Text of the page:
A total of 1-3 lesions (median 1) were treated with RFA per patient in each setting. There were a total of 5 patients with bilateral lesions. In these patients with contralateral lesions, one patient was treated with surgical resection and adjunct RFA; 3 patients were treated with RFA and one patient who was on home O2 declined further therapy.
There were 3 patients with extrathoracic disease and in all these patients the extra-thoracic disease was controlled. One patient underwent resection and RFA of liver metastases prior to RFA; two patients had surgical resection (one adrenalectomy and another hysterectomy) following RFA of the lung lesion
2. Approach to RFA
RFA was performed as a sole modality of treatment in 17 patients (77%). In these patients, RFA was planned to be performed under CT guidance, with one patient requiring an open conversion (mini-thoracotomy) because of difficulty in placement of the probe due to hard consistency of the lesion. RFA was performed in combination with surgical resection (via thoracotomy) in 5 (23%) of patients. In patients who had a CT-guided RFA, the most common complication was pneumothorax requiring a pigtail catheter in 12 patients (12/17;70%) patients.
3. Response
Initial response was determined by the modified RECIST criteria (Table 1). An initial complete response was observed in 2 patients (9%), partial response in 8 (36.4%), and stable disease in 8 (36.4%) and was not evaluable in 1 (4.5%). Early progression occurred in 3 patients (13.6%). The one patient who was not evaluable, did not want to follow-up after one month, and the response could not be evaluated. She lived for 5 years after the procedure.
4. Analysis of Survival and Progression
A total of 9 patients were alive at a mean follow-up was 27 months (median 26.9 months; range 13.3-53.6 months). The median overall survival for the entire group was 29.4 months and the estimated two year overall survival rate is 68% {95% confidence interval (CI) 44%-83%} (Figure 1). There were a total of 13 patients who died during follow-up. Of these deaths, 10 were cancer related, one was not cancer related and the cause of death was not determined in two patients.
Figure 1
Figure 1
Kaplan-Meier Plot illustrating the overall survival for the entire group with confidence limits. The time shown is in x axis is in months from RFA.
During follow-up, overall progression (any site) occurred in 77% of patients and the median PFS was 5.8 months (3.2-8 months). Two patients whose lesions treated progressed locally were resected. The pathology examination showed primarily necrosis, but also residual tumor.
5. Analysis of Prognostic Factors associated with survival and progression
We analyzed the following covariates associated with overall survival and disease free survival: size, number of metastases, disease-free interval to first recurrence (any site), and to lung recurrence, approach (RFA alone or RFA as adjunct to surgical resection), primary cell type, single vs. multiple lesions, site of first metastases, age, and gender.
Size (<3cms vs. >3 cms) was a significant factor in both overall and DFS (P<0.05). The median survival for patients with lesion diameter less than ≤3 cms was 39.1 months (95% confidence limit 18.3- NR) versus. 7.9 months (95% confidence limit 6.3 months-NR) for patients with lesion size >3cm (P=0.002). Similarly the PFS was better in patients with lesion less than 3 cm. The median overall PFS (all sites) for patients with size of largest lesion ≤3cm was 7.15 months versus 3.2 months for patients with size of largest lesion >3cm (P=0.01) (Figures 2,,3).3). Similarly the progression interval in the treated nodule site was significantly increased in patients with lesion size ≤3 cms (P<0.05).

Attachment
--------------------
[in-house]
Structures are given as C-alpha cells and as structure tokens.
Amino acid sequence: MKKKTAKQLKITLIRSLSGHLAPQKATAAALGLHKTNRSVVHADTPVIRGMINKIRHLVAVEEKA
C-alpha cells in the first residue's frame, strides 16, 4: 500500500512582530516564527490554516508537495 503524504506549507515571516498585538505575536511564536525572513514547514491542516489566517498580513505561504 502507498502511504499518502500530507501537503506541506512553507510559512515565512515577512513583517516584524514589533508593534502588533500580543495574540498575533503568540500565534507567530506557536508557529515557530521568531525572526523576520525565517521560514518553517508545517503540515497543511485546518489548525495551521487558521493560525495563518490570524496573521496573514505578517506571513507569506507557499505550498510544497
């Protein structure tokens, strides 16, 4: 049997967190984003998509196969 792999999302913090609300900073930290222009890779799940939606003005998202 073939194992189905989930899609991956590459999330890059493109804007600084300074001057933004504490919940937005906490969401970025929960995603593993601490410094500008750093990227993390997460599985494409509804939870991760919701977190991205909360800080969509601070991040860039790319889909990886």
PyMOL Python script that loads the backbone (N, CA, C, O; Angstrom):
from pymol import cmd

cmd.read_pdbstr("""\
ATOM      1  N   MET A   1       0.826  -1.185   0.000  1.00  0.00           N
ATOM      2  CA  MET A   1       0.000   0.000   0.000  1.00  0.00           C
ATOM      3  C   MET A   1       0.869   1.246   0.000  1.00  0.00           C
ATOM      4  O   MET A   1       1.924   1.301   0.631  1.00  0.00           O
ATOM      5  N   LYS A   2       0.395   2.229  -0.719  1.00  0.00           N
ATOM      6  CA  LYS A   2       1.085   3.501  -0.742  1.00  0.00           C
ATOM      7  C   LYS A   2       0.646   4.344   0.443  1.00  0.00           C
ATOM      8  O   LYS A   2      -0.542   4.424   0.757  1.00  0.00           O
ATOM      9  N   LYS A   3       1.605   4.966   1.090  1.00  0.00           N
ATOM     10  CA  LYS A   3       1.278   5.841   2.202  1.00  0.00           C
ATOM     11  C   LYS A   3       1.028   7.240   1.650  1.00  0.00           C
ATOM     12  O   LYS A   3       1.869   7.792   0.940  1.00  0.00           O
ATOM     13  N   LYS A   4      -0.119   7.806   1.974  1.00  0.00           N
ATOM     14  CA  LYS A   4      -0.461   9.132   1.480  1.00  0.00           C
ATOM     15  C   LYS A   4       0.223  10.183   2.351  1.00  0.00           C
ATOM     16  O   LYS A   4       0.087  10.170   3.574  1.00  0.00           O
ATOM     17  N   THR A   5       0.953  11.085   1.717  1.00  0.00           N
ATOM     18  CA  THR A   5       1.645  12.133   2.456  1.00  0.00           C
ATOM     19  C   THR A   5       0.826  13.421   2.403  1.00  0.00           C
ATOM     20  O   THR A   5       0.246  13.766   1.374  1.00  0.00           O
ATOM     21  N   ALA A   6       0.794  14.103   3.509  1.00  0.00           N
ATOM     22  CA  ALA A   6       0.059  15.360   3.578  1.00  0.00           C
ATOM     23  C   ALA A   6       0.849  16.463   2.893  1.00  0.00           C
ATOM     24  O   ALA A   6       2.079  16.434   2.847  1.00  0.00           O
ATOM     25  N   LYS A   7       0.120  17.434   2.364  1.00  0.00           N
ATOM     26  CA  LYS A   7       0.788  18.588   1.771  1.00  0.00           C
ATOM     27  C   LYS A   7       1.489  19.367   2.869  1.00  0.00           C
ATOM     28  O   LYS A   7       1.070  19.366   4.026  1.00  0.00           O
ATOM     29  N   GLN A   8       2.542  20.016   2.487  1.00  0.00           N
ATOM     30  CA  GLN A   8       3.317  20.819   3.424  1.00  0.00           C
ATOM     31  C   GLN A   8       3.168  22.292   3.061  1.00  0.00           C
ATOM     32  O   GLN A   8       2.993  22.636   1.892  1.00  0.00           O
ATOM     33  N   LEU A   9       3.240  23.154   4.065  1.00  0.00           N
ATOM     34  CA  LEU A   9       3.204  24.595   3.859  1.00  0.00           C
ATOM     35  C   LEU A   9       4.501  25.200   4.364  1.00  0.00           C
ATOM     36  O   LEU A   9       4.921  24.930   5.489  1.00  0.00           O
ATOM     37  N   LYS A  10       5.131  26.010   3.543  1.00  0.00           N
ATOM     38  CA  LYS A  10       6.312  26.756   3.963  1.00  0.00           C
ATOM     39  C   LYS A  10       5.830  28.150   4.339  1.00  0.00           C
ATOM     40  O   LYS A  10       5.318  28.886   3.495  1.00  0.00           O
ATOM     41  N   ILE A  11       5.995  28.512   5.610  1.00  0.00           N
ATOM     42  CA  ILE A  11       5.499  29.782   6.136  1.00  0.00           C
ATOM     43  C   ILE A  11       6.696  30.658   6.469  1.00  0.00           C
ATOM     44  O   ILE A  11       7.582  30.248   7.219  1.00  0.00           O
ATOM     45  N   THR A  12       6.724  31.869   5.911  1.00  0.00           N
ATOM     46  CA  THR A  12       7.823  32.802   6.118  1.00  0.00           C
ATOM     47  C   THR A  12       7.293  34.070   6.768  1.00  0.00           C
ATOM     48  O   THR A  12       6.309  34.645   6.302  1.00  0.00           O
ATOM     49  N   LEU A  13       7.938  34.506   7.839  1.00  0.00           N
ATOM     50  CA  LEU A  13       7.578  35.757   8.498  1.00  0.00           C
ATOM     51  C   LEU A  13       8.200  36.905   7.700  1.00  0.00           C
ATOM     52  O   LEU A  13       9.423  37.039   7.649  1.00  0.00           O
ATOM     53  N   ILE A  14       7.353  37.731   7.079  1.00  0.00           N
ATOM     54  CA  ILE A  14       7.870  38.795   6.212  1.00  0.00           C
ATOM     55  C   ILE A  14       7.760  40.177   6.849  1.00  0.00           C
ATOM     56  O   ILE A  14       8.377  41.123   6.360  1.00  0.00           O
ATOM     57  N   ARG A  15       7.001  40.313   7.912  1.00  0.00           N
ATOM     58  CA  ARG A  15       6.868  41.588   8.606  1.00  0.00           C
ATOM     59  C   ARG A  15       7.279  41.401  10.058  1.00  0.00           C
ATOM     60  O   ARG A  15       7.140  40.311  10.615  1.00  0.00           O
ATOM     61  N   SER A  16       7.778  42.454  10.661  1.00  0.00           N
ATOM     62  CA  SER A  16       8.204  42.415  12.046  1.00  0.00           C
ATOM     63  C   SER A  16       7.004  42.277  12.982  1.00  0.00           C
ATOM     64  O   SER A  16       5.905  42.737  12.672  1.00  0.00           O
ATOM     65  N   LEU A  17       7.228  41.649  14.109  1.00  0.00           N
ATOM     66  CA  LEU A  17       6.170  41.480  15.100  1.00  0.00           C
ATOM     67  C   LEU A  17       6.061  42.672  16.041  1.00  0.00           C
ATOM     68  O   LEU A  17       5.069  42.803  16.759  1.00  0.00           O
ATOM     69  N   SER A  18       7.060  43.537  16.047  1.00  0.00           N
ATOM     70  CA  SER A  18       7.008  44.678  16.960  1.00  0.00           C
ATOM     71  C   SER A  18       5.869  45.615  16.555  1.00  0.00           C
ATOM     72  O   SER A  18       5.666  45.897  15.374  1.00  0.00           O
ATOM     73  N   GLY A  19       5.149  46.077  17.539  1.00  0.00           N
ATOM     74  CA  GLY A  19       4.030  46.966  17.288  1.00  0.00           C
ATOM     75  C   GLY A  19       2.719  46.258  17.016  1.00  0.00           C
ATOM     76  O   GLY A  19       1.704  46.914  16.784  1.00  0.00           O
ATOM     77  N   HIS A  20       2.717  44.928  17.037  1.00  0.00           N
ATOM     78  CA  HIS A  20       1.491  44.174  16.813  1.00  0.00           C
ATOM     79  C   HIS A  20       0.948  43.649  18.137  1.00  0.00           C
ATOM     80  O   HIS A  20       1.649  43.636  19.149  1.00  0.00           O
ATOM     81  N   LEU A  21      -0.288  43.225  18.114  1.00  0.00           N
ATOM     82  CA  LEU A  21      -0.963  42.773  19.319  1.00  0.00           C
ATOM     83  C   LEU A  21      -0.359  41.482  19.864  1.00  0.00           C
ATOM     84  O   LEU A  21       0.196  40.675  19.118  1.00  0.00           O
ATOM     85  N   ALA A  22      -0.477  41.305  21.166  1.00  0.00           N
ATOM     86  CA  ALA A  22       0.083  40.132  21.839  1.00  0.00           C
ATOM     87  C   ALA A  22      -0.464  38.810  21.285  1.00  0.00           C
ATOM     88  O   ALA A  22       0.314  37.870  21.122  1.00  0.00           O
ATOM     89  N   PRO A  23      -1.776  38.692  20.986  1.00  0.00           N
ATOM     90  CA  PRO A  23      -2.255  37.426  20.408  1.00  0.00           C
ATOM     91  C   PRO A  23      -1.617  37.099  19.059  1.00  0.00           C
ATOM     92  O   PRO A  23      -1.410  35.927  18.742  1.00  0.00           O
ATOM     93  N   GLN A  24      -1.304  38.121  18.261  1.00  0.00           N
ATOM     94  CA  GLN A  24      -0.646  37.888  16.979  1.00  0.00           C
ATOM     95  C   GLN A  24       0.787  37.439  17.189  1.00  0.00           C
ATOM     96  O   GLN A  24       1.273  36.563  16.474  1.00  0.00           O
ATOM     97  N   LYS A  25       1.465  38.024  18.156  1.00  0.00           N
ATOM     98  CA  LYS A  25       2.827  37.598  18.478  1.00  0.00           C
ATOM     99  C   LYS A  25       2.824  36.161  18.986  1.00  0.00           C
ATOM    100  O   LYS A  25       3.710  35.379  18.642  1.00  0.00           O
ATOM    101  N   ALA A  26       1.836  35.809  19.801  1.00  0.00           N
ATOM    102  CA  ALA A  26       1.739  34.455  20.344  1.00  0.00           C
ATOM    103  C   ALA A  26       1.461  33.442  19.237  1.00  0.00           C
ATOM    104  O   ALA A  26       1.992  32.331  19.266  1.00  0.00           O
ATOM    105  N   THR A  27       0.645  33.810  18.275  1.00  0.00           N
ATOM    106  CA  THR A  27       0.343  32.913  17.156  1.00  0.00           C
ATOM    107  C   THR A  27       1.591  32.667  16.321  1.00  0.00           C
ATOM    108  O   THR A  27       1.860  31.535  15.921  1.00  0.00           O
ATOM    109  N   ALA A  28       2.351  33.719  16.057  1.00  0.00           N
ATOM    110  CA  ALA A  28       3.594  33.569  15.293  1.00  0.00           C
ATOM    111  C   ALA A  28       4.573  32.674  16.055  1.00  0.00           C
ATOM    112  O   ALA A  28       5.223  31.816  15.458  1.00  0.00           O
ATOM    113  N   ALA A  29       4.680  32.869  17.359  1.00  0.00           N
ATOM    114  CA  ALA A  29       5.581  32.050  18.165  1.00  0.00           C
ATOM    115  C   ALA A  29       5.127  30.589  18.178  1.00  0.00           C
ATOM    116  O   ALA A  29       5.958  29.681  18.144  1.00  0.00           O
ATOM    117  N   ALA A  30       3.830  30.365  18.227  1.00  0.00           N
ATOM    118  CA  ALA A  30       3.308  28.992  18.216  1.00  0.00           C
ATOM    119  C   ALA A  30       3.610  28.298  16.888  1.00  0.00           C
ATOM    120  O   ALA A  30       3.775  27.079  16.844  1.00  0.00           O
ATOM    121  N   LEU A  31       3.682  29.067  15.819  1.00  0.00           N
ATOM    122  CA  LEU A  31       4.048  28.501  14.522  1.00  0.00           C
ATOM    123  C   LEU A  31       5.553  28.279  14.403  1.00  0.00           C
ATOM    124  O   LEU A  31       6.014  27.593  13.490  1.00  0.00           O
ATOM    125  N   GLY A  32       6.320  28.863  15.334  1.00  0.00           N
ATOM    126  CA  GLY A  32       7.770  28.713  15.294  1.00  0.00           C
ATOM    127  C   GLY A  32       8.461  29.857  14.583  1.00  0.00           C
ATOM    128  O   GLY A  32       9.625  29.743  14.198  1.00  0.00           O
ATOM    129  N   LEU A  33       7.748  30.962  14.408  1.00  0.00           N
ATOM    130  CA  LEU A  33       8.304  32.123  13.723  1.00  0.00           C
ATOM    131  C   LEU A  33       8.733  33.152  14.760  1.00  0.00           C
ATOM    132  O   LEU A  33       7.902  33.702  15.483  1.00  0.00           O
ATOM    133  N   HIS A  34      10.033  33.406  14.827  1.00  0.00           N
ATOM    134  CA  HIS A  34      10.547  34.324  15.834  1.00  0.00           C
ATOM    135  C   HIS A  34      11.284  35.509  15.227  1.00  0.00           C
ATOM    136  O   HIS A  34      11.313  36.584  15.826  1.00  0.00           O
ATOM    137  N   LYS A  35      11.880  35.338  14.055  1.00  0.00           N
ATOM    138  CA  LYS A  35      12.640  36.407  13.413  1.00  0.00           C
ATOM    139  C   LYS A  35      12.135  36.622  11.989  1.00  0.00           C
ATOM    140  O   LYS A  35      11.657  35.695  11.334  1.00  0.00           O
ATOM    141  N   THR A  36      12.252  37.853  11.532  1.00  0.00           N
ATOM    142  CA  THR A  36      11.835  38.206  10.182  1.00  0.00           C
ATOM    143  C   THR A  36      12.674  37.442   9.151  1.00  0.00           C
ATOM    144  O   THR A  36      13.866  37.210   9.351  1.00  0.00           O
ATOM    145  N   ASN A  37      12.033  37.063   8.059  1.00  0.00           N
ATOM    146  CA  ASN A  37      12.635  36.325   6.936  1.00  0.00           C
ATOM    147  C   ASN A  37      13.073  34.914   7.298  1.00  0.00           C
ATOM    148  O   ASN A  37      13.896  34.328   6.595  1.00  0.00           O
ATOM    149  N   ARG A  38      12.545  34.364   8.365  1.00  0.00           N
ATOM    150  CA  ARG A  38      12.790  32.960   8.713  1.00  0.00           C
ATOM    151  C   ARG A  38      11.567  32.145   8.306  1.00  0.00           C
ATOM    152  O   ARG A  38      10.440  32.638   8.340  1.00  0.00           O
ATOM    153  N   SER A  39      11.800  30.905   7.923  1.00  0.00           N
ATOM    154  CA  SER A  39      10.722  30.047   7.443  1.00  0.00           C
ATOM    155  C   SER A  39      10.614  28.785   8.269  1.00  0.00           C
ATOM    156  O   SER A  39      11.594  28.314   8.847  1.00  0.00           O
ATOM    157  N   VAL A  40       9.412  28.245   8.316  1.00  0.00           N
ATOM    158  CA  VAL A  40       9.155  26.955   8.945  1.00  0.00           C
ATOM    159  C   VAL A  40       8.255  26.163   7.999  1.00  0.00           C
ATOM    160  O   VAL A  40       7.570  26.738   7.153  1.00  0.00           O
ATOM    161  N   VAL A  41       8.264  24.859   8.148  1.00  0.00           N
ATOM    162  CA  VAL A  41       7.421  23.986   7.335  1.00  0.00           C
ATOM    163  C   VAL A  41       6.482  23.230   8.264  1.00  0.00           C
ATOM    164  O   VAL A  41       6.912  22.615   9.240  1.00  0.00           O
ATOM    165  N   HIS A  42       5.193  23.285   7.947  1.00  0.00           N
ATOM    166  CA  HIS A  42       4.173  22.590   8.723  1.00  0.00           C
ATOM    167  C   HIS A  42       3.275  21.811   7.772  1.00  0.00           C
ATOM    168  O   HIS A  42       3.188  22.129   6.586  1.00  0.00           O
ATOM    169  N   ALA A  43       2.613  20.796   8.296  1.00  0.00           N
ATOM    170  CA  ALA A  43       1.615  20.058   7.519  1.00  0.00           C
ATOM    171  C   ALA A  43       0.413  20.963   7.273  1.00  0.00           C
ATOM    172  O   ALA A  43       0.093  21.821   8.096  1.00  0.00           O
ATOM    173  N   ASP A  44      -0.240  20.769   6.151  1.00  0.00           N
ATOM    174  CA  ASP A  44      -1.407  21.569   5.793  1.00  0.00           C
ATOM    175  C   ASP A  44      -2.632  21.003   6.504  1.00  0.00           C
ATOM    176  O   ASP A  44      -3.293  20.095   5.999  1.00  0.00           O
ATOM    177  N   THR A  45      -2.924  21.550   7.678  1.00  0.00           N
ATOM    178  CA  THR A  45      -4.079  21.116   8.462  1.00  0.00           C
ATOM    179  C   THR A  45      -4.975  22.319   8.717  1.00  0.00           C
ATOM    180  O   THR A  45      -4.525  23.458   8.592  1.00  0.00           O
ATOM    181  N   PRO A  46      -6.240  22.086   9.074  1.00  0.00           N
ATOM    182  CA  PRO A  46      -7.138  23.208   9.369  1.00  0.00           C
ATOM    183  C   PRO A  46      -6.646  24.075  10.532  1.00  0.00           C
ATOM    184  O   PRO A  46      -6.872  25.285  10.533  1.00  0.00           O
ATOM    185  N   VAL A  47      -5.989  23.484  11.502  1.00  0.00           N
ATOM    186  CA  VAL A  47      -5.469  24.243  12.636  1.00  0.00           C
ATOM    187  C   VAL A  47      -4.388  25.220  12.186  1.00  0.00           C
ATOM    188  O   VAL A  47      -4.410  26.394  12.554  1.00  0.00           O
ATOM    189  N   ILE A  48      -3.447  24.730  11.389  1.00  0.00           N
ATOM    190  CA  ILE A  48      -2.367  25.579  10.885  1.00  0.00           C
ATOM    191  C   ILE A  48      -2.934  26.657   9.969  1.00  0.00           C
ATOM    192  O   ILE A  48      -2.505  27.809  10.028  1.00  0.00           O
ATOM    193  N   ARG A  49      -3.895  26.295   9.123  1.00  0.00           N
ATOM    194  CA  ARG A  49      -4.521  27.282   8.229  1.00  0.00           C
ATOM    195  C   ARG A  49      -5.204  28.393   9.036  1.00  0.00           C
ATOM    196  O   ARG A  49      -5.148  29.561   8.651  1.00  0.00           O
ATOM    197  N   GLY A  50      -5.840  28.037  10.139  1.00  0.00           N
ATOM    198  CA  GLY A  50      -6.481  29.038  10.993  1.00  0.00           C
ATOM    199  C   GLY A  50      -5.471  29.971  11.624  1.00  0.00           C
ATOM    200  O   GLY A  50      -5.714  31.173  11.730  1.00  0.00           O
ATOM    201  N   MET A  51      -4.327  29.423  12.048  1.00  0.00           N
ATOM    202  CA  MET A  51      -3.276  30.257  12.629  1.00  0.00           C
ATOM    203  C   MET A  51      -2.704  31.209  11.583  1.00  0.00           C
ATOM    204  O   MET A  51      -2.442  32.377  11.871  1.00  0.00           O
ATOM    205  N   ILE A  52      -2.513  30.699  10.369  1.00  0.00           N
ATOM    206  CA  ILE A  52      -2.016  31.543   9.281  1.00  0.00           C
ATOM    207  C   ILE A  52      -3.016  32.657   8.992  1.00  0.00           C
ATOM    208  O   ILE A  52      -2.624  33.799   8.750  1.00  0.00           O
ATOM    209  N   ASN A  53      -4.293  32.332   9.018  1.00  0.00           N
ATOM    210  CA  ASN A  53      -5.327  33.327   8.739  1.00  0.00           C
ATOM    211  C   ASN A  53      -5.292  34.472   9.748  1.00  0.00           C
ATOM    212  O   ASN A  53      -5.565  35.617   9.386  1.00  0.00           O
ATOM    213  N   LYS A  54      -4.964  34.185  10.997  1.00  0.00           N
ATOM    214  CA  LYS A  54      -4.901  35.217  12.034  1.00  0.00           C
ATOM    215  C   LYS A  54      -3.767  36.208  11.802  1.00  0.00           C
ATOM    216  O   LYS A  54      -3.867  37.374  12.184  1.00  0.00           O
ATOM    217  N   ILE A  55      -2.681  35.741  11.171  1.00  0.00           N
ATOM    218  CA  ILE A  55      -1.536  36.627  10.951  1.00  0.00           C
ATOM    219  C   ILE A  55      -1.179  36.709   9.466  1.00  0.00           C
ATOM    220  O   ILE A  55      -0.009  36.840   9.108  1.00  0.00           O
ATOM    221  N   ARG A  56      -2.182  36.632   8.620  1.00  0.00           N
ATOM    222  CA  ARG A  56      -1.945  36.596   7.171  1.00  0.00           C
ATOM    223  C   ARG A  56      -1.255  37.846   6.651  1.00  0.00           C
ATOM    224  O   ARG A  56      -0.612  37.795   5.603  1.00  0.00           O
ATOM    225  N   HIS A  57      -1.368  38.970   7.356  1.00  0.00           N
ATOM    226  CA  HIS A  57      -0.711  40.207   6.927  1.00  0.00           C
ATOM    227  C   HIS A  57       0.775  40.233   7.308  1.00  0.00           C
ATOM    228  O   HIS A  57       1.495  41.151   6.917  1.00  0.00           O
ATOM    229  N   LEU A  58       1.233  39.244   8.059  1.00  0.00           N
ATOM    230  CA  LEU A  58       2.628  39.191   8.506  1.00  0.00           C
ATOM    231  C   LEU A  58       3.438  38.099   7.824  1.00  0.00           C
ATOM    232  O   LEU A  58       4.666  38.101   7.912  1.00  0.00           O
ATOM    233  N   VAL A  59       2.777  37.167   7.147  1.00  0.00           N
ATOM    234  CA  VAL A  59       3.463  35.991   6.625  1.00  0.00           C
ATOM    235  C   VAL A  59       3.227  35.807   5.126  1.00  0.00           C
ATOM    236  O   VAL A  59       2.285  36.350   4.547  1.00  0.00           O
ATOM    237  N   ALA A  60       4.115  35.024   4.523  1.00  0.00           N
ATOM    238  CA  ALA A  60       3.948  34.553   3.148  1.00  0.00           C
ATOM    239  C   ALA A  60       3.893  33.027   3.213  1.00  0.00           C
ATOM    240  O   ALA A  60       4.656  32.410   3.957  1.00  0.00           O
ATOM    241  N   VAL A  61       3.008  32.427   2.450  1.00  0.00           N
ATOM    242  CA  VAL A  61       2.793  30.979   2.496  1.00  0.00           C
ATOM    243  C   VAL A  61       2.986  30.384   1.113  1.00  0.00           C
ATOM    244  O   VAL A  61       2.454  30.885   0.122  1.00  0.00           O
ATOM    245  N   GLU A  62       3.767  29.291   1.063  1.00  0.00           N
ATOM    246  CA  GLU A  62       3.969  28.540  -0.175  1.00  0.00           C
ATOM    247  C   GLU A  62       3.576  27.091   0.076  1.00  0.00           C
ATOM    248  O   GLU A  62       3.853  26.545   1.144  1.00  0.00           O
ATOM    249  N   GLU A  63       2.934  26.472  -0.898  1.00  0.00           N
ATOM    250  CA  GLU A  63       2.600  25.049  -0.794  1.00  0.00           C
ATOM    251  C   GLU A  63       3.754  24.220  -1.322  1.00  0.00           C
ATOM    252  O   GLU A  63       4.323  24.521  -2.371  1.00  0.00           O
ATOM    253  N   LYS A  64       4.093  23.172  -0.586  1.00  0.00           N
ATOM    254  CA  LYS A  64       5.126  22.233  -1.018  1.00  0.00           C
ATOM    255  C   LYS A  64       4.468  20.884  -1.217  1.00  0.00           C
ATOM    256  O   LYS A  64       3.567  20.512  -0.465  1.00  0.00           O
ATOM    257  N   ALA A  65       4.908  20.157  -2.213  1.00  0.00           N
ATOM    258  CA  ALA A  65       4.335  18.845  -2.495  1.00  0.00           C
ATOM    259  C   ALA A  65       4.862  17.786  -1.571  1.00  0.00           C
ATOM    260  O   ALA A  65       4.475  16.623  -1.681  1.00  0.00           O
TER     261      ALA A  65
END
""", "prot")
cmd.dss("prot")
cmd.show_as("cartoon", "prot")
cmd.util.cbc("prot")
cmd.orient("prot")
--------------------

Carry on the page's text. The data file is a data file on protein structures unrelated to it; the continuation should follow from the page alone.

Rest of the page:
Figure 2
Figure 2
Kaplan-Meier Plot illustrating the overall survival stratified by size. The time shown is in x axis is in months from RFA (Log Rank P=0.002). The number of patients at risk is shown above the X-axis.
Figure 3
Figure 3
Kaplan-Meier Plot illustrating the progression free survival stratified by size. The time shown is in x axis is in months from RFA (Log Rank=0.01). The number of patients at risk is shown above the X-axis.
There were no significant differences in overall or progression free survival when patients who had RFA alone were compared to patients who had RFA as an adjunct to surgical resection {median survival 25 months vs. 33.8 months (p=0.99); median PFS 5.5 months vs. 7.0 months (P=0.43}. There were no significant differences noted when the following factors were analyzed: disease-free interval, approach, primary cell type, single vs. multiple lesions, site of first metastases, age, and gender. The results of analysis of association of individual covariates between overall survival and PFS are summarized in Table 4.
Table 4
Table 4
Analysis of Prognostic Factors: Association between overall survival and progression free survival
Surgery is the treatment of choice for selected patients with pulmonary metastases. In particular, patients who have a single metastases, prolonged disease free interval (>36 months), complete control of the primary tumor and no evidence of extrathoracic disease are good candidates for resection and surgery offers good results in these patients with metastatic disease (1). In the medically inoperable or unresectable patients with pulmonary metastases, there are few effective options. Many of these patients, for instance patients with inoperable colorectal metastases are treated with chemotherapy and the long term survival is not encouraging (5). RFA may offer an alternative in these patients.